Prions beget prions, we know, but we lack a good understanding of prion diseases. We can follow the progress of prion diseases up to a certain point—the accumulation of misfolded proteins. To press forward, we need to see exactly how prions cause neuronal degeneration, the proximate cause of the symptoms associated with prion disorders, symptoms such as rapidly progressive dementia, seizures, and personality changes.

In humans, prion disorders include Creutzfeldt-Jakob disease and kuru; in cows, bovine spongiform encephalopathy, or “mad cow disease.” To better understand how prions cause nerve damage in these disorders, scientists based at Boston University School of Medicine applied a method they previously described for culturing nerve cells from the hippocampal region of the brain. By exposing their cultured nerve cells to prions, the scientists, led by David A. Harris, M.D. Ph.D., professor, chair of biochemistry at Boston University School of Medicine, hoped to reveal the molecular pathways that prions follow to cause synaptotoxicity.

In earlier work, the scientists showed that neurons exposed to a purified prion, PrPSc showed rapid retraction of dendritic spines. In a new study (“Prions activate a p38 MAPK synaptotoxic signaling pathway”) that appeared recently in the journal PLOS Pathogens, the scientists pharmacologically dissected the underlying cellular and molecular mechanisms.

“We show that PrPSc initiates a stepwise synaptotoxic signaling cascade that includes activation of NMDA receptors, calcium influx, stimulation of p38 MAPK and several downstream kinases, and collapse of the actin cytoskeleton within dendritic spines,” the article’s authors wrote. “Pharmacological inhibition of any one of the steps in the signaling cascade, as well as expression of a dominant-negative form of p38 MAPK, block PrPSc-induced spine degeneration.”

Essentially, the scientists defined a stepwise molecular pathway underlying prion synaptic toxicity, which involves activation of glutamate neurotransmitter receptors, influx of calcium ions into the neuron, and stimulation of specific mitogen-activated protein kinases, which attach phosphate groups to proteins to regulate their activity. In addition, the scientists demonstrated that specific drugs, as well as a dominant-negative kinase mutant, block these steps and thereby prevent the synaptic degeneration produced by prions.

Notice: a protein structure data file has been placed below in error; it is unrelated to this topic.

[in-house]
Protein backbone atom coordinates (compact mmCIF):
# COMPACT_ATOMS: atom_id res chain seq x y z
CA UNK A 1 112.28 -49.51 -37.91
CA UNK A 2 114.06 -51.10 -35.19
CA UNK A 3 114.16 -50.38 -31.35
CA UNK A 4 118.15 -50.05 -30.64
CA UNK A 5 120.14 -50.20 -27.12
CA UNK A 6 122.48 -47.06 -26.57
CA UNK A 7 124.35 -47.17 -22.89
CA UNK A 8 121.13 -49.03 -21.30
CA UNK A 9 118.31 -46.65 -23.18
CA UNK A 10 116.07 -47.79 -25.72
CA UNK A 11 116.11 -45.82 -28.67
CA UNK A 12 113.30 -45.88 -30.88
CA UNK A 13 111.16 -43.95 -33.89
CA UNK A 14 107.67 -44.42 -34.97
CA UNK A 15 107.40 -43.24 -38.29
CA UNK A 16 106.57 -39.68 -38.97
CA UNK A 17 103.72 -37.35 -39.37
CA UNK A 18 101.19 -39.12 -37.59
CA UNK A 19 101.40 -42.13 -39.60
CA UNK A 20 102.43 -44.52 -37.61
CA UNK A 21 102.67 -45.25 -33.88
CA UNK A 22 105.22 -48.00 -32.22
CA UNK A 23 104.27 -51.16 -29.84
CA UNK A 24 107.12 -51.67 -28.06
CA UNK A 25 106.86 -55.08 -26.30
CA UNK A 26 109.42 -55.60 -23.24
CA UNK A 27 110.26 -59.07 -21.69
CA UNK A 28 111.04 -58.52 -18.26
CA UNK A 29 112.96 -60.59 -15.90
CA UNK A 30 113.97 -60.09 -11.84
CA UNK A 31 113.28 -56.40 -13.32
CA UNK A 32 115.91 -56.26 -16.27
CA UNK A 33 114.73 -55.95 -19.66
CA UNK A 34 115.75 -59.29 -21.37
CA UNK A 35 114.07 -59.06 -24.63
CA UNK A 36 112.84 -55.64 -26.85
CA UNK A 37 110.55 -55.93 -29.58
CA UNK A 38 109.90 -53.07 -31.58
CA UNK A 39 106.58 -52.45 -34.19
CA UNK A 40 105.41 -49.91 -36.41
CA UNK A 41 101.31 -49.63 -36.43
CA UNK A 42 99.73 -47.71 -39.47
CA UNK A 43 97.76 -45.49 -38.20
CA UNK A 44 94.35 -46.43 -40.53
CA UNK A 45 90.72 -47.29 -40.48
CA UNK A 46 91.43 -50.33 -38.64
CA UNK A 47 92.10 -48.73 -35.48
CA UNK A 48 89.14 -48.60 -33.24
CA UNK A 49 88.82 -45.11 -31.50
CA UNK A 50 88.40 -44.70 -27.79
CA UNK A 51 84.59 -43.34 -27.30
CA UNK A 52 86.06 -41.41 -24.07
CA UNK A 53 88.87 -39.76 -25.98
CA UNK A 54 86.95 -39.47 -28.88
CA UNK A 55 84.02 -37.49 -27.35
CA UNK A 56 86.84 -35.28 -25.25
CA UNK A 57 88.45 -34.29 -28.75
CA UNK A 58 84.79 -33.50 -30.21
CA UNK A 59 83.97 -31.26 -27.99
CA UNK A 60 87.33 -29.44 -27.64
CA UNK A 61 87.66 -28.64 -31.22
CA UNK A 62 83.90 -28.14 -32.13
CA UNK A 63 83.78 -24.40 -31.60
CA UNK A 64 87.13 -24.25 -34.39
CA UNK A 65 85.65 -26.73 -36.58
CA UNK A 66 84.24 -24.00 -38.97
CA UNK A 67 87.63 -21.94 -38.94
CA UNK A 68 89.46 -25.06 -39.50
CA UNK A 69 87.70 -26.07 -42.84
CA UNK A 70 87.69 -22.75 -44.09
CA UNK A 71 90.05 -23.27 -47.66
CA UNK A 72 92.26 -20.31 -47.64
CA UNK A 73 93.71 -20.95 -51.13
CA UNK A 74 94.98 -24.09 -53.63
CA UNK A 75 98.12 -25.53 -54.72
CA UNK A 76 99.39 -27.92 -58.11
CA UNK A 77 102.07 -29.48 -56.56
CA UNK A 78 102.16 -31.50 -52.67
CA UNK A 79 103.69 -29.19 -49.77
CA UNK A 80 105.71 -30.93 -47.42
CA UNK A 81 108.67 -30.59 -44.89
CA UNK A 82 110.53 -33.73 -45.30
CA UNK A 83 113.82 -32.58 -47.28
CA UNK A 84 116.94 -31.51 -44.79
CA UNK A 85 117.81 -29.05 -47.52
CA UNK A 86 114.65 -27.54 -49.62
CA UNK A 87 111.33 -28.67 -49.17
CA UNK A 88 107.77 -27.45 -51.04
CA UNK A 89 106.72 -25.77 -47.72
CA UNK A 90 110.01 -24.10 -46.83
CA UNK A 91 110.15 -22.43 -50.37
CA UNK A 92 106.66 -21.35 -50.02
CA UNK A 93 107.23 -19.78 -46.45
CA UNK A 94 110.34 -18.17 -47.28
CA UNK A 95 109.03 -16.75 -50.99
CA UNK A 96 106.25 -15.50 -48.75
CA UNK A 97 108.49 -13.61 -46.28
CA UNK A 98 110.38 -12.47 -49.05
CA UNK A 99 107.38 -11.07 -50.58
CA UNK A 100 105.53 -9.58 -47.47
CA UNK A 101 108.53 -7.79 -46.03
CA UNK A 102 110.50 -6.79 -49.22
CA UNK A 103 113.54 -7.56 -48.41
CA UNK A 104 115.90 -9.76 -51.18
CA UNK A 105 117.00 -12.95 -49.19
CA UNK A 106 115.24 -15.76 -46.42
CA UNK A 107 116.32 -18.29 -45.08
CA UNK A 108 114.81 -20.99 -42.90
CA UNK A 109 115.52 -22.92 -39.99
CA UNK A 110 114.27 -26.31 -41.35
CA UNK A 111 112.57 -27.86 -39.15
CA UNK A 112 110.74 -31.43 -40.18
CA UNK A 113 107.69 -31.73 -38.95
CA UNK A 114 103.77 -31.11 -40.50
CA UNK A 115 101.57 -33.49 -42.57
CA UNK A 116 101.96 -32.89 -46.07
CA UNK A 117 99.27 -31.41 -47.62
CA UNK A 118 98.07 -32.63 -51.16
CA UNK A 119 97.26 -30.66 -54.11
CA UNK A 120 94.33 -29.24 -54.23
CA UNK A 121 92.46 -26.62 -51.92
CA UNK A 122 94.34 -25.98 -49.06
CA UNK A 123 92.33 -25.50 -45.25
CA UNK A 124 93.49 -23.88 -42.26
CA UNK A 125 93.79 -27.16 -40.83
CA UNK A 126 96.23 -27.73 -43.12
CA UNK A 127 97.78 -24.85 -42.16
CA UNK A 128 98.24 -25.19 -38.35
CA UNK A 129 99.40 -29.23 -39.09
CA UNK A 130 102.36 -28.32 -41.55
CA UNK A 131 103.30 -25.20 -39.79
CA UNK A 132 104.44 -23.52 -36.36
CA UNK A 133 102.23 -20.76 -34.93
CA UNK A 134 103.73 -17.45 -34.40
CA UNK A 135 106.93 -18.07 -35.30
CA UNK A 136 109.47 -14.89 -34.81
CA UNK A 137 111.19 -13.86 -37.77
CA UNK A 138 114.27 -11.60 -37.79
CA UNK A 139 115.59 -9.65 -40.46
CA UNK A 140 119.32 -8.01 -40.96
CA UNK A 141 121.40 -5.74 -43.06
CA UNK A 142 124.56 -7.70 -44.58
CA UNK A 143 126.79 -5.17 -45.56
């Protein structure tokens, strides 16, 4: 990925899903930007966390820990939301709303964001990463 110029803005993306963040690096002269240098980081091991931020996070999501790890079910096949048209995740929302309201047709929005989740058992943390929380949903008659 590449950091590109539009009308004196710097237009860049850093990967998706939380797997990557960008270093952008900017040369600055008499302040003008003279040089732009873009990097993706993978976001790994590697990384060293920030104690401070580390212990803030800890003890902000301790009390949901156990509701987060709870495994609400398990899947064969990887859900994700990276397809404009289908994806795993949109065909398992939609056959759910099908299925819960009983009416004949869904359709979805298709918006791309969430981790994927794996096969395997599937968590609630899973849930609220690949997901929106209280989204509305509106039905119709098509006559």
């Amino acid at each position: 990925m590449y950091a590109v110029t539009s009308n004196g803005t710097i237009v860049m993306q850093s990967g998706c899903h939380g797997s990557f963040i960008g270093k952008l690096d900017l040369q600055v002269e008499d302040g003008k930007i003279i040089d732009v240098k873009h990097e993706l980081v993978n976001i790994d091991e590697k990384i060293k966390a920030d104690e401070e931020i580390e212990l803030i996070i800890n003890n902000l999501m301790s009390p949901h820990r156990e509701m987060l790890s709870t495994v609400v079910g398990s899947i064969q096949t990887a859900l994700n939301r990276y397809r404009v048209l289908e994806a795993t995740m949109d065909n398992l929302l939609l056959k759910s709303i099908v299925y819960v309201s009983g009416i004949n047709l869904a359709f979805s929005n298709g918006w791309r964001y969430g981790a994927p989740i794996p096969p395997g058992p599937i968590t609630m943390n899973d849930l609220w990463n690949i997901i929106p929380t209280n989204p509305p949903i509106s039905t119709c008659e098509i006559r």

Specifically, the Boston University team found that inhibition of p38 MAPKα (an enzyme that typically responds to stress, such as ultraviolet radiation and heat shock) prevented injury to nerve connections and promoted recovery from the initial damage. Hippocampal nerve cells that had a mutation preventing normal function of p38 MAPKα were also protected, seeming to confirm the role the enzyme plays in this disease process.

“Our results provide new insights into the pathogenesis of prion diseases,” says Dr. Harris. “They uncover new drug targets for treating these diseases, and they allow us to compare prion diseases to other, more common neurodegenerative disorders like Alzheimer's disease.”








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